The couple turned round, but they didn't move.
They were both dressed in full pilgrim garb: long white clothes, their heads protected by conical hats.
("You dropped this!")
They stared at me blankly. I waved the little grey bag with its digital camera inside. "
I still couldn't make out their faces, but I thought I saw a glimmer of recognition. One of the pair walked towards me, and it was only then that I saw her face.
"I thought you were Japanese," she said, and I heard a European accent I couldn't place.
were Japanese," I said.
"We're French," she offered.
"Ah." I paused. "Um, bonjour?"
We walked together a little bit, and then I left them at a rest stop.
I bumped into them again later in the week, at breakfast in the inn we were staying at. The women was showing the owner a piece of paper, and he was squinting at it.
They seemed to be having some difficulty, so I offered to help.
I squinted at the piece of paper too, and was suddenly transported back to year 6, learning about French cursive in class.
There was the name of a youth hostel in the next town over, and a short message underneath. It was all in romaji (Japanese written in the roman alphabet), but in looping, cursive letters:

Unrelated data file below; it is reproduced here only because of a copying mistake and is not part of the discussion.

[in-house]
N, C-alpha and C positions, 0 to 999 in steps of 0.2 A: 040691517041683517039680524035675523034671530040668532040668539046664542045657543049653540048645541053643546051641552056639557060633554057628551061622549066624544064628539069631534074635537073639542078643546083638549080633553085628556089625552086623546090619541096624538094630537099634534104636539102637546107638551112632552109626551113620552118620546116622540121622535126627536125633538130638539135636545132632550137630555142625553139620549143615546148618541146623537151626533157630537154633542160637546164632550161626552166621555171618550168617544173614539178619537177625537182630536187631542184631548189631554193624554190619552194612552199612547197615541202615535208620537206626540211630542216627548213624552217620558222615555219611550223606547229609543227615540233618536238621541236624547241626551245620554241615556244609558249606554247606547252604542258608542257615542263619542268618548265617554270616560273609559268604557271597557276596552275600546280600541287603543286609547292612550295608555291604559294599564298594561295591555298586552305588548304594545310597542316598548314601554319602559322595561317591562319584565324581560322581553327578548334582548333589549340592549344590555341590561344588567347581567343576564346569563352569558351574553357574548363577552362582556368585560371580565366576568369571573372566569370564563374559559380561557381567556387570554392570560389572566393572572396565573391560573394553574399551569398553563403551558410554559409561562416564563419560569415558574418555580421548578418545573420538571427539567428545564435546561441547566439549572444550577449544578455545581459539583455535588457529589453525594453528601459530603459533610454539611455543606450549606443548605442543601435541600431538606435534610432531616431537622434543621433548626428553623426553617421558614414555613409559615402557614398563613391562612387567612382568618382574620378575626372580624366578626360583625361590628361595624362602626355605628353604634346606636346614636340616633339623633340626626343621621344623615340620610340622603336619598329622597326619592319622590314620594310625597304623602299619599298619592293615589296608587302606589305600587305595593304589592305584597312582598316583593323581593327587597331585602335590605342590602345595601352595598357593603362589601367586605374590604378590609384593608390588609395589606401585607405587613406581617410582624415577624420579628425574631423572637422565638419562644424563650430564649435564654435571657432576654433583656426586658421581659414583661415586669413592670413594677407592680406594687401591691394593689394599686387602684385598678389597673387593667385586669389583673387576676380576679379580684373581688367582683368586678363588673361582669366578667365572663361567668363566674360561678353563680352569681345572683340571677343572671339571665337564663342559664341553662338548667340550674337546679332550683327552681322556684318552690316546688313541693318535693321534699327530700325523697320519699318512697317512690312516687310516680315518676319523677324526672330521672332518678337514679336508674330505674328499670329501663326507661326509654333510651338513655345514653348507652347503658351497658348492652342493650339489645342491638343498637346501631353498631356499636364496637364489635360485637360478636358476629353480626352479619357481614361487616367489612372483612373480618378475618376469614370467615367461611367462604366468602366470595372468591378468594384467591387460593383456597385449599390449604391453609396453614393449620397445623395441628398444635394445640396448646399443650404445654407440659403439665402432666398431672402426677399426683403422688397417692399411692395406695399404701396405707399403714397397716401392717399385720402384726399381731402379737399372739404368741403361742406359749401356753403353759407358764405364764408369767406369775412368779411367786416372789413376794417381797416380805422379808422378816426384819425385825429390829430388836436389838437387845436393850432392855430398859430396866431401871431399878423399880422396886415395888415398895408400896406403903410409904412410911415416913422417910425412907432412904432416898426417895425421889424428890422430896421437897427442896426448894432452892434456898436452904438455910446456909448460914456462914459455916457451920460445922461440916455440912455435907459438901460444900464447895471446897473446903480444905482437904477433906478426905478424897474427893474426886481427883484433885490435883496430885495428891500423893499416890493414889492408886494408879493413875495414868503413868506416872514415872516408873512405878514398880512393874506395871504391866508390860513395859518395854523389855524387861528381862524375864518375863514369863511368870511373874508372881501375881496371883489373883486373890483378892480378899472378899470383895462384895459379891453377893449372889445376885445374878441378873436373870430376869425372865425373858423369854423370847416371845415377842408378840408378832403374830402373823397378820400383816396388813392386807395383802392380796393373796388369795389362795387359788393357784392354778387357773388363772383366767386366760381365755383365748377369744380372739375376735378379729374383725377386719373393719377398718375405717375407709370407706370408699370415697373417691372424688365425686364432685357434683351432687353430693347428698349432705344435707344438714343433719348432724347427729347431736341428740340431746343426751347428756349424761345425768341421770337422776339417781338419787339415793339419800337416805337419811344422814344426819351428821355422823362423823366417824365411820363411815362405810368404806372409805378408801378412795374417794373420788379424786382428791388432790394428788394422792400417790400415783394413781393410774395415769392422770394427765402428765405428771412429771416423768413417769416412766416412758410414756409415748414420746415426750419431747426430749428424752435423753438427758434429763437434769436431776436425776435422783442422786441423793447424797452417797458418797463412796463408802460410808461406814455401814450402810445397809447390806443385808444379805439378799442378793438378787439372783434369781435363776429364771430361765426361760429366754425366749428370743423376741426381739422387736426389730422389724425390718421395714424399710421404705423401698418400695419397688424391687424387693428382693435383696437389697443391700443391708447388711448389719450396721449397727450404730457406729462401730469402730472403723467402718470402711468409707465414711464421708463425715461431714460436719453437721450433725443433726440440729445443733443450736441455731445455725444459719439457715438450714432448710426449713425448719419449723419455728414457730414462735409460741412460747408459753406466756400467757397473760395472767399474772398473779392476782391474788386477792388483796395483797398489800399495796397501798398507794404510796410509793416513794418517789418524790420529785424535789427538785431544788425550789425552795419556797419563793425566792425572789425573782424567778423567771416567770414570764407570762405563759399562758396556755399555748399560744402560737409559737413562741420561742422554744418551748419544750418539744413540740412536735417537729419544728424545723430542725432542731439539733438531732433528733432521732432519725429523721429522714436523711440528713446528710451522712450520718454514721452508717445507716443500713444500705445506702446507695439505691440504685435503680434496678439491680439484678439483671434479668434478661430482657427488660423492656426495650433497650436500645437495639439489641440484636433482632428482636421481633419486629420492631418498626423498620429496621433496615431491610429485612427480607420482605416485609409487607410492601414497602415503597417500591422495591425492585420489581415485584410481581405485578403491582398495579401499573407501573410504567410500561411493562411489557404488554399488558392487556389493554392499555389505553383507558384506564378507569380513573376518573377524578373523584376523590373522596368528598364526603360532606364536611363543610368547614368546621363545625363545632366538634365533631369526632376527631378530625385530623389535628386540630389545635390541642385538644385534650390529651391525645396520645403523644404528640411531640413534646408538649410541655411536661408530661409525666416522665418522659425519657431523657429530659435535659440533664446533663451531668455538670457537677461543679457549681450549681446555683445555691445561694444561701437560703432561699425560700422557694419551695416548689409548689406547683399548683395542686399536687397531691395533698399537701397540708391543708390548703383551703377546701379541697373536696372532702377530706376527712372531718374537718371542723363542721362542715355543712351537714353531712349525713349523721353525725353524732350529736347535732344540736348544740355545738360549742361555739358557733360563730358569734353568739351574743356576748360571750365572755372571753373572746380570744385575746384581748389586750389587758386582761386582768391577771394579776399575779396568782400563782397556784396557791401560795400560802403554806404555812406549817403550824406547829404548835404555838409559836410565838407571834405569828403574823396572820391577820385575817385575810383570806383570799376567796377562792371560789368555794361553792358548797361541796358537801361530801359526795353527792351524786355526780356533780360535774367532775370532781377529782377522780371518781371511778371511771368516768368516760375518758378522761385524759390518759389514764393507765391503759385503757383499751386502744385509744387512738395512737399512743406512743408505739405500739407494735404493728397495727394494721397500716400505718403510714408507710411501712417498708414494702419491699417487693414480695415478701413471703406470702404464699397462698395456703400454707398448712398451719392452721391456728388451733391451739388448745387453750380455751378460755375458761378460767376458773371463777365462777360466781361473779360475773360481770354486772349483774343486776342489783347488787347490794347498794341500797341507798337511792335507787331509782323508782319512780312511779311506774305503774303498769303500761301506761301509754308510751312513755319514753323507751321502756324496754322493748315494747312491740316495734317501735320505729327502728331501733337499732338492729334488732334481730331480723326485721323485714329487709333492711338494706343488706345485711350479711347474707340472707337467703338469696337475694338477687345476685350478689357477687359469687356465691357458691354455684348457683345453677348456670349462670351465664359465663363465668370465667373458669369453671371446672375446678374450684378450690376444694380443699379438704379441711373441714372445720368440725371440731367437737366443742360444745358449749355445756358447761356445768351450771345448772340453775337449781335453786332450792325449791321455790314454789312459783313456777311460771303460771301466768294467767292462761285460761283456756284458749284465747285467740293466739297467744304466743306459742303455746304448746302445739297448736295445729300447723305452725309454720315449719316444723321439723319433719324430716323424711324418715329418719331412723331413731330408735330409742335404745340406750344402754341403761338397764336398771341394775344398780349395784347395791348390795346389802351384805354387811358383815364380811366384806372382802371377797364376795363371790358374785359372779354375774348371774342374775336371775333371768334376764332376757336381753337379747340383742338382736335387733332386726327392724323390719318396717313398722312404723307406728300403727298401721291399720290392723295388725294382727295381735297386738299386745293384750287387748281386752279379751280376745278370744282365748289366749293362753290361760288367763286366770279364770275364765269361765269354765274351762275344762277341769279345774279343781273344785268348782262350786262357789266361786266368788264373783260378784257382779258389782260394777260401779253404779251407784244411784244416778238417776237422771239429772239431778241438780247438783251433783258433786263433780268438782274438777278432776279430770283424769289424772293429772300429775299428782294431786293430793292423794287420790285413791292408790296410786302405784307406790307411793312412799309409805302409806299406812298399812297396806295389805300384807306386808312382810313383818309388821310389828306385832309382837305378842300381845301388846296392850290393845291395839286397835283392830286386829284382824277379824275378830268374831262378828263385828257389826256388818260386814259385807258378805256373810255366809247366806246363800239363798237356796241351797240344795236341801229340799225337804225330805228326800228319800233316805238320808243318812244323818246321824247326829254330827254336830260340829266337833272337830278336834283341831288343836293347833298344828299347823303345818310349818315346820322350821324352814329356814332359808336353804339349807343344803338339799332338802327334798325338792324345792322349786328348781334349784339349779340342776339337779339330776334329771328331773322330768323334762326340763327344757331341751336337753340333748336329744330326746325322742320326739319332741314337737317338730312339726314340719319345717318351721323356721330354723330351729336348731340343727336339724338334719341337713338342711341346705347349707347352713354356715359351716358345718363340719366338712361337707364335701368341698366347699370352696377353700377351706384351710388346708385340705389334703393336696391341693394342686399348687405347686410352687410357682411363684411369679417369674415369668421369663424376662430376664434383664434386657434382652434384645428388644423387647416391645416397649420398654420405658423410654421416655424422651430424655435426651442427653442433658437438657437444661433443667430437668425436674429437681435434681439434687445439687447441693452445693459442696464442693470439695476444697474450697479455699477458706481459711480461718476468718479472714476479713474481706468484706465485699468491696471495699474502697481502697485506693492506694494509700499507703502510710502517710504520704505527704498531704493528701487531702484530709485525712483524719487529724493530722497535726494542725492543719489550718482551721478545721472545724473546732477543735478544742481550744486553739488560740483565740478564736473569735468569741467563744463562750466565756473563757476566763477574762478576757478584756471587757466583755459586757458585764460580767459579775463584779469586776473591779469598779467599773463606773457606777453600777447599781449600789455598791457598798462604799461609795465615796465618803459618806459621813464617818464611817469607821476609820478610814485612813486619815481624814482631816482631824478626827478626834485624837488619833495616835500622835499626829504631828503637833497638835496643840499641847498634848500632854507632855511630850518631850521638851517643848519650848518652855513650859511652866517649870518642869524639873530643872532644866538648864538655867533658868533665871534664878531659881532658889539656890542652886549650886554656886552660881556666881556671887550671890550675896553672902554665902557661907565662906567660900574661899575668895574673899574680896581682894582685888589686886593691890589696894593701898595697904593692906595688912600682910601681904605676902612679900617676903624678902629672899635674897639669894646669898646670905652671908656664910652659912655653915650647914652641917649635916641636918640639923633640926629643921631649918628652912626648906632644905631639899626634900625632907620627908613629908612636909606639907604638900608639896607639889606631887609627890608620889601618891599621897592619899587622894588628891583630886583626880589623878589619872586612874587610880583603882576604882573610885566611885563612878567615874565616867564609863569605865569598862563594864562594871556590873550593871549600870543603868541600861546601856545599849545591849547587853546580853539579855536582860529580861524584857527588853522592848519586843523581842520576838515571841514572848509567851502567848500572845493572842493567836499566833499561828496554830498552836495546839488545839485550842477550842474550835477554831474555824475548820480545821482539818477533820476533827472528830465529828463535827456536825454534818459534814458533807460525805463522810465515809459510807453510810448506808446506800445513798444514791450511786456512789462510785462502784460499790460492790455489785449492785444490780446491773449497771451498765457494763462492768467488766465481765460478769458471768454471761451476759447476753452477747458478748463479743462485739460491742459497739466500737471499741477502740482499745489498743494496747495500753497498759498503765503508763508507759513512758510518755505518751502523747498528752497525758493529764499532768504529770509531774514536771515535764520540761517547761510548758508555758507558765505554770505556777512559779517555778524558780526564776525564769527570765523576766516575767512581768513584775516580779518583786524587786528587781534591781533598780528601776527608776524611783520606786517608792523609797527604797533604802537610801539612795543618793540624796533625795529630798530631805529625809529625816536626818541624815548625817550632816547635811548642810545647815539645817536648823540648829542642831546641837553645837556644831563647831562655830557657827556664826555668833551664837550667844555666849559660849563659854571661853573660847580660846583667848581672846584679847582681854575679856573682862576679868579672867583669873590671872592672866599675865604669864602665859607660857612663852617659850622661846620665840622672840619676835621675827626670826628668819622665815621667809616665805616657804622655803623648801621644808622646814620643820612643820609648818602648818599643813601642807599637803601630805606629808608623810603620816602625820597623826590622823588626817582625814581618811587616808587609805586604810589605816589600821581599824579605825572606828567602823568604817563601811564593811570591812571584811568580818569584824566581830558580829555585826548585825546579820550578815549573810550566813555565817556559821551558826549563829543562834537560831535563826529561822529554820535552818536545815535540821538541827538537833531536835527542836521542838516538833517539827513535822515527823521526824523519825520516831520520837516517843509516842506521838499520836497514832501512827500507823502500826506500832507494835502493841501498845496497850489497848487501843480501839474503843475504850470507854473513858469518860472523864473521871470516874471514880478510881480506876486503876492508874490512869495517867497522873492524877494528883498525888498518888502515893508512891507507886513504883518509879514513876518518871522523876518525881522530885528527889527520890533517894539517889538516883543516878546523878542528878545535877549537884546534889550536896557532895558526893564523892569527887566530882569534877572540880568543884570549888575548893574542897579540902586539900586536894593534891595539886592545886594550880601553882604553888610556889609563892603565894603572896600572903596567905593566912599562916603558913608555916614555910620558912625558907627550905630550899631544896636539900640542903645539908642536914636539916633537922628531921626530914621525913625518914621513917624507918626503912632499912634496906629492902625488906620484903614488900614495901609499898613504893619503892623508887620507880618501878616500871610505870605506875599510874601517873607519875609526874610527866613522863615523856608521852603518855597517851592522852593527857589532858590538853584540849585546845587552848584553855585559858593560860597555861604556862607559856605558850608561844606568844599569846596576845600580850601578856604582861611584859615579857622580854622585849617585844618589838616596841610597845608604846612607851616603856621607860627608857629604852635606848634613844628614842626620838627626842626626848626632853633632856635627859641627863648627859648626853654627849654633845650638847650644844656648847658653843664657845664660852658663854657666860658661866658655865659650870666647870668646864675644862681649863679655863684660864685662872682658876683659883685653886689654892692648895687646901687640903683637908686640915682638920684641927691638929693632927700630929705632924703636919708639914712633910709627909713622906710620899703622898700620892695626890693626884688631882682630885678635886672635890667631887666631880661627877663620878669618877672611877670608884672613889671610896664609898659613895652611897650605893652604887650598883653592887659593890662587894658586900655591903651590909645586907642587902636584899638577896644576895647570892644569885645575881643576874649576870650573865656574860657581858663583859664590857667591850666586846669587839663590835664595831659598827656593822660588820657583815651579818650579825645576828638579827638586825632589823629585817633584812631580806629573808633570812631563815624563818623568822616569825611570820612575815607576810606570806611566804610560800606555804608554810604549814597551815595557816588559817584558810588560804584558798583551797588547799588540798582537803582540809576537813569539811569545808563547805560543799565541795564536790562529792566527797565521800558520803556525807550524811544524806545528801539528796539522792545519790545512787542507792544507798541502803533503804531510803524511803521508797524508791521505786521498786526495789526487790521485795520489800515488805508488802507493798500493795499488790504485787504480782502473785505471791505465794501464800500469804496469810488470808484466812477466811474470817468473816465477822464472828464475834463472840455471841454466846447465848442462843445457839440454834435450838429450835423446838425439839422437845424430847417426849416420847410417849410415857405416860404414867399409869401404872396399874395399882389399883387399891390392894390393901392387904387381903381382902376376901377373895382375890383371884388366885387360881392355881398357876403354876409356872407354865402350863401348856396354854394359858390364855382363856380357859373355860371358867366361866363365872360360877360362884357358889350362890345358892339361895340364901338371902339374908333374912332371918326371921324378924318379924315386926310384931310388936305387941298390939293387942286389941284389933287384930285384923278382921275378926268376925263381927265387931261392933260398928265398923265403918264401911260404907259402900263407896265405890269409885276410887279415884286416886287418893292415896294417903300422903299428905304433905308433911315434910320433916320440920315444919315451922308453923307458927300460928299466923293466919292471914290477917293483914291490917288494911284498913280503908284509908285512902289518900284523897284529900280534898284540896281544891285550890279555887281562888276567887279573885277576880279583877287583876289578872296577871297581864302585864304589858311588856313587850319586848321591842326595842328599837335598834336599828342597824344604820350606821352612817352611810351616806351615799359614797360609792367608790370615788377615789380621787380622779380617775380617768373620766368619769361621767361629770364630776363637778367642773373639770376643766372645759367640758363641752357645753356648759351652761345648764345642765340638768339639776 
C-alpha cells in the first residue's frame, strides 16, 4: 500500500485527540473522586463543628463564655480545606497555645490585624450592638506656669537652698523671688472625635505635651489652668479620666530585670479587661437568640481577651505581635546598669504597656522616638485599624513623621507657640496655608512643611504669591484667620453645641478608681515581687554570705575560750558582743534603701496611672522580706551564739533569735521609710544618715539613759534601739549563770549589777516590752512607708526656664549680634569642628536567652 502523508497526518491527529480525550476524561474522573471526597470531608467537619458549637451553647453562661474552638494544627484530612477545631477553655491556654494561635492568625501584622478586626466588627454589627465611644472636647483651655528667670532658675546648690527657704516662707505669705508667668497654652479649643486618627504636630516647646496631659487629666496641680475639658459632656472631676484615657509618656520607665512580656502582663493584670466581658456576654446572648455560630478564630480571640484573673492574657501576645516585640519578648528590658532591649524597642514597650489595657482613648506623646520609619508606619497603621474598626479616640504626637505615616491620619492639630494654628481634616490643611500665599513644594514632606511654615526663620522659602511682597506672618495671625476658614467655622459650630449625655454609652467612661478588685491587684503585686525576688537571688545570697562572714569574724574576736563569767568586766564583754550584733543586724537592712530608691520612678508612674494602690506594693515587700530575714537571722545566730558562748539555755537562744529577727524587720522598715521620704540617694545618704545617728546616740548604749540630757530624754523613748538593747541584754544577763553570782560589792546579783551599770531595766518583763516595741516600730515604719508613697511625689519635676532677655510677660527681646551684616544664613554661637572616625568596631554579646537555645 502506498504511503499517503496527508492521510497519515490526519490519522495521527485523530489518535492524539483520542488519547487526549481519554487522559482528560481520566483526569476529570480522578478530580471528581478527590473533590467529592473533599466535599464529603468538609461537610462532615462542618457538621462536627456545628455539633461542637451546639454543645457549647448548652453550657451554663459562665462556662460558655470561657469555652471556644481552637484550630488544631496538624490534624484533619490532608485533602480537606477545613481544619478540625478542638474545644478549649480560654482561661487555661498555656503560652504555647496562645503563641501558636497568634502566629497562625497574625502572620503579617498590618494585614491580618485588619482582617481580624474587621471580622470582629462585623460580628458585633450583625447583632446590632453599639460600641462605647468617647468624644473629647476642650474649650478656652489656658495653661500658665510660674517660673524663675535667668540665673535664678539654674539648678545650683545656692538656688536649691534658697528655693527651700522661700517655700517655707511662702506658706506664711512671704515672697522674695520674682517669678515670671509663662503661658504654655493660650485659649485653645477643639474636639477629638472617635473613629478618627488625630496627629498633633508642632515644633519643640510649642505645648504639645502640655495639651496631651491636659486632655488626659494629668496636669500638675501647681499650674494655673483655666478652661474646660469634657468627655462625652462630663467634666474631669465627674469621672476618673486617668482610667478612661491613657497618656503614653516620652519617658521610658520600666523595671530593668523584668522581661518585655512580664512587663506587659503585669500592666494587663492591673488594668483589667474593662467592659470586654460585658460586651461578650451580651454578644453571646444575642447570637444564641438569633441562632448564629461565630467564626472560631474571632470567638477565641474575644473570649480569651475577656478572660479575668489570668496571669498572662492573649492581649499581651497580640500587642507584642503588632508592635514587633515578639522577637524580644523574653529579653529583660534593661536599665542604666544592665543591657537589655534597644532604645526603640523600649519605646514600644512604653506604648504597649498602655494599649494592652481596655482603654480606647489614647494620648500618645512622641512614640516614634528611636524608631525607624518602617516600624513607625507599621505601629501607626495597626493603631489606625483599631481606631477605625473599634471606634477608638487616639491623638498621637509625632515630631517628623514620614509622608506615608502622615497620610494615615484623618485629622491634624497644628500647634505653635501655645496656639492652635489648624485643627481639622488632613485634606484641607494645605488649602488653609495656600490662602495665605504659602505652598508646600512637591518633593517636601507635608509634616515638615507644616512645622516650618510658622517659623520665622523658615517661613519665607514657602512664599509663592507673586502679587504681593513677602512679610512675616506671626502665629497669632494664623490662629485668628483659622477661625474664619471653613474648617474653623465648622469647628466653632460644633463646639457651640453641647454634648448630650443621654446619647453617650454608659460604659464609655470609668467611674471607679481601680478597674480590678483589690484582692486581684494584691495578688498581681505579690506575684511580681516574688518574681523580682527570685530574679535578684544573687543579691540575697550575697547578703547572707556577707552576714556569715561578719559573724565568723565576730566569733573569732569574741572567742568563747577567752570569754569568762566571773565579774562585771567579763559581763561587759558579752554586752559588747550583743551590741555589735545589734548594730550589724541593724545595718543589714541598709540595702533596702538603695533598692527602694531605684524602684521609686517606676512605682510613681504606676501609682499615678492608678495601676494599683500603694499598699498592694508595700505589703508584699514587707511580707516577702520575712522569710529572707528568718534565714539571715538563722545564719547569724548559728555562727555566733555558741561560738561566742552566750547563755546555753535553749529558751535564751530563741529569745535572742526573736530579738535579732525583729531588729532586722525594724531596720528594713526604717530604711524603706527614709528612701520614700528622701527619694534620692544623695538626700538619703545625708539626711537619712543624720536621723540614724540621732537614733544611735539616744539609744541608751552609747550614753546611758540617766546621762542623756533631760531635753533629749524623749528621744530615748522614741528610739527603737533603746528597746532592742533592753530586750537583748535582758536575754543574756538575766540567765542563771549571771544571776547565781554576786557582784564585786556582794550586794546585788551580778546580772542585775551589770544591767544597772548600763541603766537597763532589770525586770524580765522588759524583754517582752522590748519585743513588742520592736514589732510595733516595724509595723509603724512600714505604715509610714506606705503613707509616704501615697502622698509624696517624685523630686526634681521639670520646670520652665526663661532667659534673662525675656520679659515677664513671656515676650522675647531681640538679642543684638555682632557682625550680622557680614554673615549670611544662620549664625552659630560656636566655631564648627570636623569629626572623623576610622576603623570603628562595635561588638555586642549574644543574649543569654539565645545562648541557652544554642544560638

futari desu. kyou, yoyaku onegai shimasu.
"For two people. A reservation for tonight, please."
I read it aloud to the owner, who promptly got on the phone and made a reservation for them.
"Your note was fine," I told them. "I think he just didn't have his glasses."
Or perhaps he couldn't read their cursive? I didn't say that though.
I wondered later how the rest of their trip went. They seemed to be having a great time.
There's no right or wrong way to walk the Shikoku pilgrimage. And it's possible to travel in Japan without any Japanese language at all. But if you can learn even a bit of the language, you'll have a richer experience, I think.
And you'll understand when someone's trying to tell you you've dropped your camera.